Allocating memory for a char array to concatenate a known piece of text and an integer

I want to concatenate a piece of text like "Answer" with a signed integer to give the output "Number 42".

I know how long a piece of text is (14 characters), but I don't know how many characters the string representation of a number will represent.

I assume the worst case scenario, the largest signed 16-bit integer has 5 digits, plus one extra in case it is negative, and the following code is the correct way to do it?

#include <stdio.h>
#include <stdlib.h>

int main()
    char *message;

    message = malloc(14*sizeof(char)+(sizeof(int)*5)+1);

    sprintf(message, "The answer is %d", 42);





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6 answers


malloc(14*sizeof(char) /*for the 14 char text*/
       +(sizeof(char)*5) /*for the magnitude of the max number*/
       +1 /* for the sign of the number*/
       +1 /* for NULL char*/


Since numbers will be represented as char you should use sizeof (char) instead of sizeof (int).



Not really, you only need a few characters, so sizeof(int)

not required.

However, for easily maintainable and portable code, you should have something like:

#define TEXT "The answer is "
#if INT_MAX == 32767
    #define CHARS_PER_INT 6
#if INT_MAX == 2147483647
    #define CHARS_PER_INT 11
    #error Suspect system, I have no idea how many chars to allocate for an int.

int main (void) {
    char *message;

    message = malloc(sizeof(TEXT)+CHARS_PER_INT+1);
    sprintf(message, TEXT "%d", 42);
    return 0;


This has several advantages:

  • If you change a line, you only change one thing and one thing. The argument is malloc

    configured automatically.
  • The expression is sizeof(TEXT)+CHARS_PER_INT+1

    evaluated at compile time. Solution c strlen

    will have a runtime cost.
  • If you try to compile your code on a system where integers can cause an overflow, you will be told to do so (correct the code).
  • In fact, you have to assign an extra character to the number, since the largest 16-bit number (in terms of the number of characters) is -32768

    (six characters). You will notice that I still have it +1

    at the end - this is because you need space for the null line terminator.


One way to do this (not necessarily recommended), which gives you the exact size of the number in characters, is using the functions themselves stdio


For example, if you print a number (somewhere for some reason) before allocating your memory, you can use the format identifier %n

with printf

. %n

prints nothing; rather, you supply it with a pointer to int

, and printf

fill it with how many characters have been written so far.

Another example is snprintf

if available. You pass it the maximum number of characters you want to write to your string, and it returns the number of characters it should have written, not counting the final zero. (Or -1 on error.) So, using a 1-byte dummy string snprintf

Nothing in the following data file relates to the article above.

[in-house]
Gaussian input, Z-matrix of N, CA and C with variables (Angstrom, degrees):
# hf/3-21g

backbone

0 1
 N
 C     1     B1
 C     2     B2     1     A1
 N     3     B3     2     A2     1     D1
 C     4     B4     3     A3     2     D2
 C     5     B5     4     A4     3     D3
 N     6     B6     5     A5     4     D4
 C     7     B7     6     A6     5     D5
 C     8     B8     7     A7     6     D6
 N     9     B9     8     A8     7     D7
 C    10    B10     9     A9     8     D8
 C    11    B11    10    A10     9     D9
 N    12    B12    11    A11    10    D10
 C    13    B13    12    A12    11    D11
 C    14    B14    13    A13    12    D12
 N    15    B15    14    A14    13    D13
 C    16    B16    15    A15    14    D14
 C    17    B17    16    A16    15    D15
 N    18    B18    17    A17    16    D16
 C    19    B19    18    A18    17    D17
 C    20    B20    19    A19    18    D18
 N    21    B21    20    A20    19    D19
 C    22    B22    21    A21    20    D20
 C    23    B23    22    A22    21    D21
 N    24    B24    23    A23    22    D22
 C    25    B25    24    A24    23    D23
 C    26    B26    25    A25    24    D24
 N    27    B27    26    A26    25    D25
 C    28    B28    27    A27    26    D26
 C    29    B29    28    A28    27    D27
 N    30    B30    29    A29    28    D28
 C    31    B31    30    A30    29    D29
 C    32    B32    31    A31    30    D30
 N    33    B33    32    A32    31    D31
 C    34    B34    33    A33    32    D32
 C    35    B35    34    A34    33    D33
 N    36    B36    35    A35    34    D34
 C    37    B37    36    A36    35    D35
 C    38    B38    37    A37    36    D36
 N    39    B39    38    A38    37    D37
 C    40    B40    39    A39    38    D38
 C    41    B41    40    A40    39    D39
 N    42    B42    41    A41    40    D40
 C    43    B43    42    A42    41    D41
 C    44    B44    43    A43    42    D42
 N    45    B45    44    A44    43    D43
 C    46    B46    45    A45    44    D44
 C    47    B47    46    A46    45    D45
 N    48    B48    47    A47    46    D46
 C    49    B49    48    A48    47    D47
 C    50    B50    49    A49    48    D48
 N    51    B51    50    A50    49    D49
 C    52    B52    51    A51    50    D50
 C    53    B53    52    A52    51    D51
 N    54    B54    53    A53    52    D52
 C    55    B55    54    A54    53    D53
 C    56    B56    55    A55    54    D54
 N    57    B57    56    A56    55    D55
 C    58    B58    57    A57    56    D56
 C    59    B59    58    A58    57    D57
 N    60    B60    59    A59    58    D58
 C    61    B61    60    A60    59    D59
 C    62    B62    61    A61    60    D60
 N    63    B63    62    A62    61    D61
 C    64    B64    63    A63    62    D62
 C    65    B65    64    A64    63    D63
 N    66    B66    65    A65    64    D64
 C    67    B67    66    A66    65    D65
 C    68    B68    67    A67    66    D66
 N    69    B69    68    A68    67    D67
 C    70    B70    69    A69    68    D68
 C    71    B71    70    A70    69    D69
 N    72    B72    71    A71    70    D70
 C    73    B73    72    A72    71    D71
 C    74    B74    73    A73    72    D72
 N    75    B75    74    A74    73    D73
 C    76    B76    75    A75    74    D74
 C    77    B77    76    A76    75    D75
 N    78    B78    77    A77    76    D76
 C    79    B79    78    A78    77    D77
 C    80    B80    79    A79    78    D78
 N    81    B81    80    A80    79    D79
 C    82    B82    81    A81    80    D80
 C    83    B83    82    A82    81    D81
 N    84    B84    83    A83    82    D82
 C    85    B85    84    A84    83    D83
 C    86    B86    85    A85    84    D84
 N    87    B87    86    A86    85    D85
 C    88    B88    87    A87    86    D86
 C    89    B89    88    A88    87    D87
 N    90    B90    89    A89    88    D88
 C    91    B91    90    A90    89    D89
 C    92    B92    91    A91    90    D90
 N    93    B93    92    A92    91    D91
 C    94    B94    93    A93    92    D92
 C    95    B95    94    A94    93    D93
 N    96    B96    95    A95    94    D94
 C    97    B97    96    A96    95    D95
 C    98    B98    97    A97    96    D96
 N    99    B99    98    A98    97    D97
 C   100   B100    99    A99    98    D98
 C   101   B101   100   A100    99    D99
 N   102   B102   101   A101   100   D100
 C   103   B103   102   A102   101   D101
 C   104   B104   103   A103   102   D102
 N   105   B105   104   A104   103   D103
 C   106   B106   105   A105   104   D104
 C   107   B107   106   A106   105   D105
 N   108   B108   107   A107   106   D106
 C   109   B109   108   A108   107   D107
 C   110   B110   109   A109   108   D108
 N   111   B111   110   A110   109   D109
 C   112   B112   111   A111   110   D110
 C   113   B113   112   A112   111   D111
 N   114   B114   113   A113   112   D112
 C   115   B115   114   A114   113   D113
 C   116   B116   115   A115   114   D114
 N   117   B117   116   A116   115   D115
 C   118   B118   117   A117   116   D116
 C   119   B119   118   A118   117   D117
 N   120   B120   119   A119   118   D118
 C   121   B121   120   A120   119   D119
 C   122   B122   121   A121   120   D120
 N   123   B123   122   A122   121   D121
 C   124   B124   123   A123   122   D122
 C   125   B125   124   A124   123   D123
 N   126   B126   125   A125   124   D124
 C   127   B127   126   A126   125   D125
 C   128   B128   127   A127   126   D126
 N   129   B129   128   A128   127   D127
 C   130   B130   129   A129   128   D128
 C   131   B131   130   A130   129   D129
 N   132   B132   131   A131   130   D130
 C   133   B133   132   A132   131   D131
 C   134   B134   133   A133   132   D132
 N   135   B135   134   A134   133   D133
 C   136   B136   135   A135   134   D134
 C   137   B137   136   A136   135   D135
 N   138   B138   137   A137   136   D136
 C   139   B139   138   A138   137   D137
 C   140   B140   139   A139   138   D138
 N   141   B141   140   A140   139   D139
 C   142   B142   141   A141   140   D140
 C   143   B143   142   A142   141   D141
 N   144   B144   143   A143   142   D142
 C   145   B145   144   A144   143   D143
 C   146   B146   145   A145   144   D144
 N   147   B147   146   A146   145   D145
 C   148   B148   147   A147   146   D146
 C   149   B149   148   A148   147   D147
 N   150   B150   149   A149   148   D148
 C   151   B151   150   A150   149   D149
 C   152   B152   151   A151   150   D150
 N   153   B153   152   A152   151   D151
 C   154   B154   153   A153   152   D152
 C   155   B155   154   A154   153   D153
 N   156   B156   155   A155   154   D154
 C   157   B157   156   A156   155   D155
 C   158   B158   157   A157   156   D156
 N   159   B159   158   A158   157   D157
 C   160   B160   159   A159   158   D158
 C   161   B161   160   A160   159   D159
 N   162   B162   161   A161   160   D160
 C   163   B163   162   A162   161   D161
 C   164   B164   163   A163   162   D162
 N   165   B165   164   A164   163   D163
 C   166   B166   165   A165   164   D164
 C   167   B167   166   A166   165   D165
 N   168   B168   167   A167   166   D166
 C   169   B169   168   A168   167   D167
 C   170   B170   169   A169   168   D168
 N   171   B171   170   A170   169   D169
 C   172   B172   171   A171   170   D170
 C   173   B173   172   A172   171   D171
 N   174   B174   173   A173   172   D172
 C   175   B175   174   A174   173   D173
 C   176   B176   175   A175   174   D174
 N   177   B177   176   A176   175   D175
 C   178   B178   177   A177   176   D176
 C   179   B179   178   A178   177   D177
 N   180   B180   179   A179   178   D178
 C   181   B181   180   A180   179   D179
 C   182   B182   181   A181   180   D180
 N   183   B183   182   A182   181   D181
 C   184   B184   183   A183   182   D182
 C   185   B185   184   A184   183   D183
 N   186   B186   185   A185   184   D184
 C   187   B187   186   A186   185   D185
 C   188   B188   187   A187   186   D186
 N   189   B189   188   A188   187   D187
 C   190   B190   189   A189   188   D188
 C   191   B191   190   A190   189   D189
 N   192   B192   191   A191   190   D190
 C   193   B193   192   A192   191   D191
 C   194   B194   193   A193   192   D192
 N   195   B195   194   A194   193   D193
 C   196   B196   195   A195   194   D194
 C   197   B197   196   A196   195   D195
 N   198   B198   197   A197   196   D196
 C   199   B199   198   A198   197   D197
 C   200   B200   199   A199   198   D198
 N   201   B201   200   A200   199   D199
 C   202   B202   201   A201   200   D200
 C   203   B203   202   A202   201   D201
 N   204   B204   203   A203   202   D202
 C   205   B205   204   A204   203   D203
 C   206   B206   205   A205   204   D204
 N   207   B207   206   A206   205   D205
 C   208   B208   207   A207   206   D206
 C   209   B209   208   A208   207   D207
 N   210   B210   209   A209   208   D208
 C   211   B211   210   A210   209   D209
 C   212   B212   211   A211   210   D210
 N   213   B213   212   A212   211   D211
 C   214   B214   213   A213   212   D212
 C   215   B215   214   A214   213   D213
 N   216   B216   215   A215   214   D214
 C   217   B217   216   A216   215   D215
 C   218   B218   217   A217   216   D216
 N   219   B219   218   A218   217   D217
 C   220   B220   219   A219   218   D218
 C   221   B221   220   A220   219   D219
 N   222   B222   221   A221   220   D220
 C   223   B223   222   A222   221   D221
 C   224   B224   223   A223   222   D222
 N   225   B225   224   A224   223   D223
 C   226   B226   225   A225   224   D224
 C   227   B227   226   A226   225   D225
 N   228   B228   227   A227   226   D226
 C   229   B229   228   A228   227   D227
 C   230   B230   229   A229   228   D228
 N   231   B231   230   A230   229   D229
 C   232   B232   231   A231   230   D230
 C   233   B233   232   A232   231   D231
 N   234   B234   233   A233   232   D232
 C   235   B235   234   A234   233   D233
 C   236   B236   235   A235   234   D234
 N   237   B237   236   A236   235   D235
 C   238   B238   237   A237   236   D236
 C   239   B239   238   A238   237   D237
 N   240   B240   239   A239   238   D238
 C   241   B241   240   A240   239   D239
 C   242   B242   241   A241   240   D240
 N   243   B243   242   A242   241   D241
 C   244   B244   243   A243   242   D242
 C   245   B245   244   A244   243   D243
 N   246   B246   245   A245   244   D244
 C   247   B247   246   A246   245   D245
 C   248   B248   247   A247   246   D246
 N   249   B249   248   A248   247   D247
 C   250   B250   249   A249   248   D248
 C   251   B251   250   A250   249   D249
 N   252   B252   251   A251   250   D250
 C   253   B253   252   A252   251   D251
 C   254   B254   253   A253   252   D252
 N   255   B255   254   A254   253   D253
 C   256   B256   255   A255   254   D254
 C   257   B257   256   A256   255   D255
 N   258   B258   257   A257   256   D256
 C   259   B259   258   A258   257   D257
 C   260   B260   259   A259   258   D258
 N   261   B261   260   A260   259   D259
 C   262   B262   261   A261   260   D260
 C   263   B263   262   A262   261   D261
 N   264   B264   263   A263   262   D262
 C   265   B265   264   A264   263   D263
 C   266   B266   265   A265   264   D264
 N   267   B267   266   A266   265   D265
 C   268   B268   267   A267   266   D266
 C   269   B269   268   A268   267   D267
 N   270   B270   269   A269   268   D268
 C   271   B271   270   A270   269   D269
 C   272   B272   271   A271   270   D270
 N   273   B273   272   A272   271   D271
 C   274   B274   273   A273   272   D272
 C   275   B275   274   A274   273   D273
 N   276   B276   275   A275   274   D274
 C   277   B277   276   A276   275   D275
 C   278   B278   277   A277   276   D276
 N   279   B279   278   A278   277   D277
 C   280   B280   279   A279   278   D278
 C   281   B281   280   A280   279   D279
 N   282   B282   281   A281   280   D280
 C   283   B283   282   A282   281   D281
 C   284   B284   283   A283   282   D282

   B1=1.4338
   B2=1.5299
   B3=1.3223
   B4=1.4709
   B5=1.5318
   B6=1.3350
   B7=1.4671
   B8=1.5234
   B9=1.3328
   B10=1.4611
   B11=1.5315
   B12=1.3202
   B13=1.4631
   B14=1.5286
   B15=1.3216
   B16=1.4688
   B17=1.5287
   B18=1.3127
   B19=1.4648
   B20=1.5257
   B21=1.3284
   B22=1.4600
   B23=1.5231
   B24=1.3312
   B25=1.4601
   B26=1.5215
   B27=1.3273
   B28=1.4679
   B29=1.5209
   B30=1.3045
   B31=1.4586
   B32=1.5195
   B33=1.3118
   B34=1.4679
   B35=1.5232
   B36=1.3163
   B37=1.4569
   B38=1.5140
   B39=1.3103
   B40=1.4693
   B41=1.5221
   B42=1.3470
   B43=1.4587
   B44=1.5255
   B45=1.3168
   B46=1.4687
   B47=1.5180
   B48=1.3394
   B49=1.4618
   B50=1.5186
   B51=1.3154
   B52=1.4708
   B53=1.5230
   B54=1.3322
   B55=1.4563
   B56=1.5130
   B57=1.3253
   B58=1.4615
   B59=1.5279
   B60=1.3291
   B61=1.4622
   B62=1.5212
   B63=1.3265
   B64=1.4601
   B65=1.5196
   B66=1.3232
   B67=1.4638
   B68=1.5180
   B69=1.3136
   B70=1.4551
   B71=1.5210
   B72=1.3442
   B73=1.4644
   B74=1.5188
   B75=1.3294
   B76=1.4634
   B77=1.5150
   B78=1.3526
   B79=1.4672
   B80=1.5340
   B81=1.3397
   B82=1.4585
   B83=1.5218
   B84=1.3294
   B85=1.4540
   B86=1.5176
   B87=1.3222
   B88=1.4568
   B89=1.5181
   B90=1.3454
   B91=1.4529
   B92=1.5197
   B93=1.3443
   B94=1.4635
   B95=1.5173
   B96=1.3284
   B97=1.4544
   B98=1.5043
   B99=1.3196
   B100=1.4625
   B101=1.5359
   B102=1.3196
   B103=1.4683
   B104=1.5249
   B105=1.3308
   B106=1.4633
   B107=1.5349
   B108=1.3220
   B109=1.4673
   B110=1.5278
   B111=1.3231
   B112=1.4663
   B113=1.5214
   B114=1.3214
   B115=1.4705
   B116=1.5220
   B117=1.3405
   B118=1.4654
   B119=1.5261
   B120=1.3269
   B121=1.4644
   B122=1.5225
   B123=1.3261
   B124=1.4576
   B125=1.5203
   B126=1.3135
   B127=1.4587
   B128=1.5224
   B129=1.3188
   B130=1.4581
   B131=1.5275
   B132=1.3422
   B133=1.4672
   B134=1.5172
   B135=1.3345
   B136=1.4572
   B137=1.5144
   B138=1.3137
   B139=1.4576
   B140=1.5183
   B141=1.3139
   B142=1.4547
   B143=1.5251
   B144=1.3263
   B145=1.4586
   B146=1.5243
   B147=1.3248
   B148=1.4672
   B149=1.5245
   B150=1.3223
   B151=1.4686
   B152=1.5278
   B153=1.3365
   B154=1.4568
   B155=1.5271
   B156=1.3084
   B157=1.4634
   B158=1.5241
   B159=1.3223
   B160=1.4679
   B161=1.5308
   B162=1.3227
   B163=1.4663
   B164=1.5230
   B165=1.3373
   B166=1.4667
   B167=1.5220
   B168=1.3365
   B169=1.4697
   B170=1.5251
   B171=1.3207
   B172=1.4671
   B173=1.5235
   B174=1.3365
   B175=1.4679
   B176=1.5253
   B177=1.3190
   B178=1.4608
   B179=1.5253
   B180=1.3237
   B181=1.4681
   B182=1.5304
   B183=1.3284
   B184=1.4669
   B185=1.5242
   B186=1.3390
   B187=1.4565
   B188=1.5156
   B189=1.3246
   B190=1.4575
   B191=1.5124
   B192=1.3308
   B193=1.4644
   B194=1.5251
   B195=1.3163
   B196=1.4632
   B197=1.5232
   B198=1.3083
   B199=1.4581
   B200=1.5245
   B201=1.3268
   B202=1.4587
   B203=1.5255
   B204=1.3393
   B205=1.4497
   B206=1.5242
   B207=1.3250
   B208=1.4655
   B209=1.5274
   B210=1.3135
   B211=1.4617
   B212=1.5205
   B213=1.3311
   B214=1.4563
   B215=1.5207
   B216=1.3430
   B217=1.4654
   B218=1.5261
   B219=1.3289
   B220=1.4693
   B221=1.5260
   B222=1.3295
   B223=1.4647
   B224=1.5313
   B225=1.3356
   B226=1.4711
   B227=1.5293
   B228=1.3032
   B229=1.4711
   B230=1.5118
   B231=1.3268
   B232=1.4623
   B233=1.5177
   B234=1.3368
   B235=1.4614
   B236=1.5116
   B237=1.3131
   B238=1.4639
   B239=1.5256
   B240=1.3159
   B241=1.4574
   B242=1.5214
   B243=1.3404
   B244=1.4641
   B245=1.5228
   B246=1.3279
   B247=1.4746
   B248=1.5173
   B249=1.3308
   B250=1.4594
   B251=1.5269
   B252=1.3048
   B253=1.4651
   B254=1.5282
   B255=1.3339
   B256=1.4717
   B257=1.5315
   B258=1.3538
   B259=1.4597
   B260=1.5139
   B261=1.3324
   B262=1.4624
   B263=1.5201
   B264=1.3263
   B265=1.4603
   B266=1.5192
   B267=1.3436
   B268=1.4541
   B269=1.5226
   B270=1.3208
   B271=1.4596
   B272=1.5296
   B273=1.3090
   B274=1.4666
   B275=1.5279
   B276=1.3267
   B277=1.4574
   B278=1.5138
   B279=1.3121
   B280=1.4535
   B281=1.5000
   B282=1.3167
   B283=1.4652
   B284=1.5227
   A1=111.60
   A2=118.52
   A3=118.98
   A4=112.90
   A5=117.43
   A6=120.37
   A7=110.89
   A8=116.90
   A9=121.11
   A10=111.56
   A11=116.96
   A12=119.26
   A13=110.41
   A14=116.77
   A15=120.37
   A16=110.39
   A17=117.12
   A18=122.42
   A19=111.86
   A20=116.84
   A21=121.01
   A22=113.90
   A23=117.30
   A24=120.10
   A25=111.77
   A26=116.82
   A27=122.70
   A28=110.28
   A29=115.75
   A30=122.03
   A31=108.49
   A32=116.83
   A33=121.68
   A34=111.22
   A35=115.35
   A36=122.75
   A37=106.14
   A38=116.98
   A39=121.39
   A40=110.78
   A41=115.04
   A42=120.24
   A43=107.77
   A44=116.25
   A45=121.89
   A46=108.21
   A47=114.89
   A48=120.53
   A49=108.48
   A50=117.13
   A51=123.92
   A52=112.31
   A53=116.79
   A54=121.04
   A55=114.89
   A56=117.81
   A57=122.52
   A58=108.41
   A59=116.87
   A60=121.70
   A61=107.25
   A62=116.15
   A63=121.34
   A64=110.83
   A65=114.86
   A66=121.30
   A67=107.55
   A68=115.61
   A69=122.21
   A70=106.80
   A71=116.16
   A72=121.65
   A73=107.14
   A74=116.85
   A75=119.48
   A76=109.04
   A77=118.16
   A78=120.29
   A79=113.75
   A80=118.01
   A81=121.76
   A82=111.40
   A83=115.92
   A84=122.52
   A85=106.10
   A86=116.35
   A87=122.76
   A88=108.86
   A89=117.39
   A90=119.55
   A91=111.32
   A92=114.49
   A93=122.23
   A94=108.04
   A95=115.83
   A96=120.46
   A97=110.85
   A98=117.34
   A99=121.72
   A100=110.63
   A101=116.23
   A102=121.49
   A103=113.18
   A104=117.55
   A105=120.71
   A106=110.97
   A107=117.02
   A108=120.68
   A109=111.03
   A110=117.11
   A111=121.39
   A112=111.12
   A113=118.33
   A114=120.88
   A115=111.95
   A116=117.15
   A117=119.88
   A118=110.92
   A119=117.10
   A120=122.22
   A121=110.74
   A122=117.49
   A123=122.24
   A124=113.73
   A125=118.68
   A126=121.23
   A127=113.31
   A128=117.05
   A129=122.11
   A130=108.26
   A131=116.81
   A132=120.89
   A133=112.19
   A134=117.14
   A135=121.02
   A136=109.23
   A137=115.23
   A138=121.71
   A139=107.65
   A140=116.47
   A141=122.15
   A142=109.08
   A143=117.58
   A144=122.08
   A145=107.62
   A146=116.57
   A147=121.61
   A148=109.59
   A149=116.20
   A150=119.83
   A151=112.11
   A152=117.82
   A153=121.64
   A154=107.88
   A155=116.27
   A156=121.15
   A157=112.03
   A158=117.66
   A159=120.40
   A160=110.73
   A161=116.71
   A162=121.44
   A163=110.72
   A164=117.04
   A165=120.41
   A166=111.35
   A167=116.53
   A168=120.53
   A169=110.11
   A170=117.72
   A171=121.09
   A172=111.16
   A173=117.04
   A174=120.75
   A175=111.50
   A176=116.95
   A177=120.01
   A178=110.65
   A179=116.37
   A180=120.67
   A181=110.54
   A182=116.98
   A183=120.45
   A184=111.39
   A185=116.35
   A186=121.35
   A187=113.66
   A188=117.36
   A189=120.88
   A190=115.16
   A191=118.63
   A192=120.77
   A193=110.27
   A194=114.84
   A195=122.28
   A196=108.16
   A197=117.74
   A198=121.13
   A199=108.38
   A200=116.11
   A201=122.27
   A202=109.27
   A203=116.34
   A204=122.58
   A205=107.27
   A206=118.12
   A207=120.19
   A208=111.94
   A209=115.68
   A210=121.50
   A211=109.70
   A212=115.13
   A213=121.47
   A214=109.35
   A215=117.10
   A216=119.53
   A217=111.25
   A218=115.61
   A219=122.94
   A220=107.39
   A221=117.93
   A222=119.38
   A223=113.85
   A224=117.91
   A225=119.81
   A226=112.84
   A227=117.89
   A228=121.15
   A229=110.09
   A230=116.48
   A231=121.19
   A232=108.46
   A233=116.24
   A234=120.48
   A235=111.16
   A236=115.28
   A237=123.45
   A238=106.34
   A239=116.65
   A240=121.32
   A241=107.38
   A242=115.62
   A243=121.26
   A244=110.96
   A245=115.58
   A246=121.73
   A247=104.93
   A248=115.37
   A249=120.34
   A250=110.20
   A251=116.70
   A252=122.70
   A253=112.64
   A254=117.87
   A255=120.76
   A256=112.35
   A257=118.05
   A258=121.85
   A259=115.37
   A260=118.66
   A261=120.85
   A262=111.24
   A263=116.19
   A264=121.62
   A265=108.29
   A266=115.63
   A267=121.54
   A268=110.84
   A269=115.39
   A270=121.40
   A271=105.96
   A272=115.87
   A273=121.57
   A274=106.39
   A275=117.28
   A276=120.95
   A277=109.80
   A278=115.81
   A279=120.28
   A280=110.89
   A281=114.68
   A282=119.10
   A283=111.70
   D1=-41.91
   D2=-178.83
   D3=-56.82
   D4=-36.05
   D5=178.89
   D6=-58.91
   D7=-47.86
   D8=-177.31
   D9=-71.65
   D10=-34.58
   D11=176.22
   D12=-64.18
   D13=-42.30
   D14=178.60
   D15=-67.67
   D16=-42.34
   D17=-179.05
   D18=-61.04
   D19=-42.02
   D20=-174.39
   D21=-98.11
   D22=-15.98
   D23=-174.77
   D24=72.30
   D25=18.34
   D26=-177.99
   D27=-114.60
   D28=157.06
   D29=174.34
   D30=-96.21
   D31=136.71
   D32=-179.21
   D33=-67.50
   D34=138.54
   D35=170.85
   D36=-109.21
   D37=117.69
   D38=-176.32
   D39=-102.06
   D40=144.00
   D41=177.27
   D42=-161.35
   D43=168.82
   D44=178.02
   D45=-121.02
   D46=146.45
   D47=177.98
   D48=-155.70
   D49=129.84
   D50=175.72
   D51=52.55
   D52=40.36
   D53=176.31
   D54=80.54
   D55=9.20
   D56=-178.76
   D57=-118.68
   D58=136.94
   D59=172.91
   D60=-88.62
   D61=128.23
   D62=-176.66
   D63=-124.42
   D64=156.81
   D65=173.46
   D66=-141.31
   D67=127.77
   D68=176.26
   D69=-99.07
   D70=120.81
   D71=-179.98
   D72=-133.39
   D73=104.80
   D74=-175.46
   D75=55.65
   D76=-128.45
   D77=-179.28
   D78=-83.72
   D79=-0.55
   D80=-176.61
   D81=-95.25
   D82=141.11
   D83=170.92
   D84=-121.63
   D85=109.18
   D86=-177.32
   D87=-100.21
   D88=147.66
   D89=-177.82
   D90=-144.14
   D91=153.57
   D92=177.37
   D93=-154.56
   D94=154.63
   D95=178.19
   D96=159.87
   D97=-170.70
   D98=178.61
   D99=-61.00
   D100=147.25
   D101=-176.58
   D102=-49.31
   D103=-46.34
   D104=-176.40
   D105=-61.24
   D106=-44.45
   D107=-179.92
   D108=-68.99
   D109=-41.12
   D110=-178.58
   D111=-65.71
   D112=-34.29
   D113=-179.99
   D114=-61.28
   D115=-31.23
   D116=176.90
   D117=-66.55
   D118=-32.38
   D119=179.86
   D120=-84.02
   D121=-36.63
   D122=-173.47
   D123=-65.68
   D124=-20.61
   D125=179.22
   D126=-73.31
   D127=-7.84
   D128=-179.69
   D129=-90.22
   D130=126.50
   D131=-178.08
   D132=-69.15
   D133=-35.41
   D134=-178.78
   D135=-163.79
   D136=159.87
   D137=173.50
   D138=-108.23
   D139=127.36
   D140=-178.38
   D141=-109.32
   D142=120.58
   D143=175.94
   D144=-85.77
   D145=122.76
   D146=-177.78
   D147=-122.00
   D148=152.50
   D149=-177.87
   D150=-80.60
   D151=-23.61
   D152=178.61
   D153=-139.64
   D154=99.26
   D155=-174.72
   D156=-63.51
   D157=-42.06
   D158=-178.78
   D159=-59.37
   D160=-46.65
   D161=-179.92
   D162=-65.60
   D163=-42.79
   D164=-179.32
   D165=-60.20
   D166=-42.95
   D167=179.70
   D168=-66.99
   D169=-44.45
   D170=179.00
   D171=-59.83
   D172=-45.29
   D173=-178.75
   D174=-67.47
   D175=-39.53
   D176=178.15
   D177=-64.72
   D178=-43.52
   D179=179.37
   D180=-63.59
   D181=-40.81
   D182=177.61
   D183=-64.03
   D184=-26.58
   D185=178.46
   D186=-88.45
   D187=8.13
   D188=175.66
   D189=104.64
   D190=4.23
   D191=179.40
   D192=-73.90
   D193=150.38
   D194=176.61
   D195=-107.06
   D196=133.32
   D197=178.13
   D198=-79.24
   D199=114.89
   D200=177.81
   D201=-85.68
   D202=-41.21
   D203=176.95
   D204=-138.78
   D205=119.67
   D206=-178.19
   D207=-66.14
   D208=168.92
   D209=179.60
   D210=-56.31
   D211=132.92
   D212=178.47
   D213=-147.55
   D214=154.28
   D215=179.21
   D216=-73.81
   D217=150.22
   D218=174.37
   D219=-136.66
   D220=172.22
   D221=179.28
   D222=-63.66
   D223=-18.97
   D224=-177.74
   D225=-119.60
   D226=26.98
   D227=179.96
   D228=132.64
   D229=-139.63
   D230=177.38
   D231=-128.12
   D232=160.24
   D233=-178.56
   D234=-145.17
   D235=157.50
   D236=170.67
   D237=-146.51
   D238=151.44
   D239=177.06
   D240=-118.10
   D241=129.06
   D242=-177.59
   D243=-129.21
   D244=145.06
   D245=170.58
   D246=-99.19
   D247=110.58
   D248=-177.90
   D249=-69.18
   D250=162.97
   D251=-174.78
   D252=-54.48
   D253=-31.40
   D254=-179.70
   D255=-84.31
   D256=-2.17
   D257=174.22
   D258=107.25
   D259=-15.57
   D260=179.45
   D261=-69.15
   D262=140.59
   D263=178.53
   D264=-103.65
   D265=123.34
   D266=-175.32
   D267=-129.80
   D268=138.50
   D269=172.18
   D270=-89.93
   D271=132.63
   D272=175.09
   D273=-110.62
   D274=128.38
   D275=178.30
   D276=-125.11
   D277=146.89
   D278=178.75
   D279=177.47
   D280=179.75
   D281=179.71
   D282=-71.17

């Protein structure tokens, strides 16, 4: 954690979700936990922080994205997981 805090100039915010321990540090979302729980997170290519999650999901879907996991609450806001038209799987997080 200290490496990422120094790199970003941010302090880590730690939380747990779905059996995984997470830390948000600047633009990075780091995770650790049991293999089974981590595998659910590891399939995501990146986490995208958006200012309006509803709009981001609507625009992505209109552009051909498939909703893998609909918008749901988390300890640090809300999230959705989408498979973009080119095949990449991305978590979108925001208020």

can tell you exactly how many characters your number is.

The big advantage of using these functions is that if you decide to change the format of your number (leading 0s, spaces, octal output, long longitudes, etc.), you will not overflow your memory.

If you have GNU extensions for stdio

, you may want to consider using asprintf

. It's exactly the same as sprintf

, except that it allocates memory for you! No assembly required. (Though you need to free it yourself.) But you don't have to rely on this to be portable.



malloc((14 + 6 + 1) * sizeof(char));

  • 14 char for string
  • 6 for numbers + sign
  • 1 for '\ 0'

Note. Sizeof (int) gives you the size of the type in bytes. Sizeof (int) == 4 if int is 32bits, 8 if it is 64bits.



I think the correct formula to get the maximum length of the decimal representation of an integer would be (floor (log10 (INT_MAX)) + 1); you can also abuse the preprocessor like this:

#include <limits.h>
#define TOSTRING_(x) #x
#define TOSTRING(x) TOSTRING_(x)
/* ... */
#define YOUR_MESSAGE "The answer is "
char message[]=YOUR_MESSAGE "+" TOSTRING(INT_MAX);
sprintf(message+sizeof(YOUR_MESSAGE),"%d", 42);


which also avoids heap allocation. You can use snprintf for better security, although this is not necessary with this method.

Another trick would be to create a function like this:

size_t GetIntMaxLenght()
    const char dummy[]=TOSTRING(INT_MAX);
    return sizeof(dummy)+1;


if the compiler is smart enough it can strip the dummy var from the compiled code entirely, otherwise it might be wise to declare var as static to avoid re-initializing it every time the function is called.



Safe approximation for signed int

(number of digits including sign -


(CHAR_BIT * sizeof(int) + 1) / 3 + 1


Equivalent for unsigned


(CHAR_BIT * sizeof(unsigned) + 2) / 3


This calculates the number of digits - appends them to both of them to account for the terminator if it allocates space for a null-terminated string.

This slightly overestimates the space required for very long types (and would also overestimate in the unusual case of int

having padding bits), but is a good approximation and has the advantage of being a compile-time constant. CHAR_BIT

provided <limits.h>




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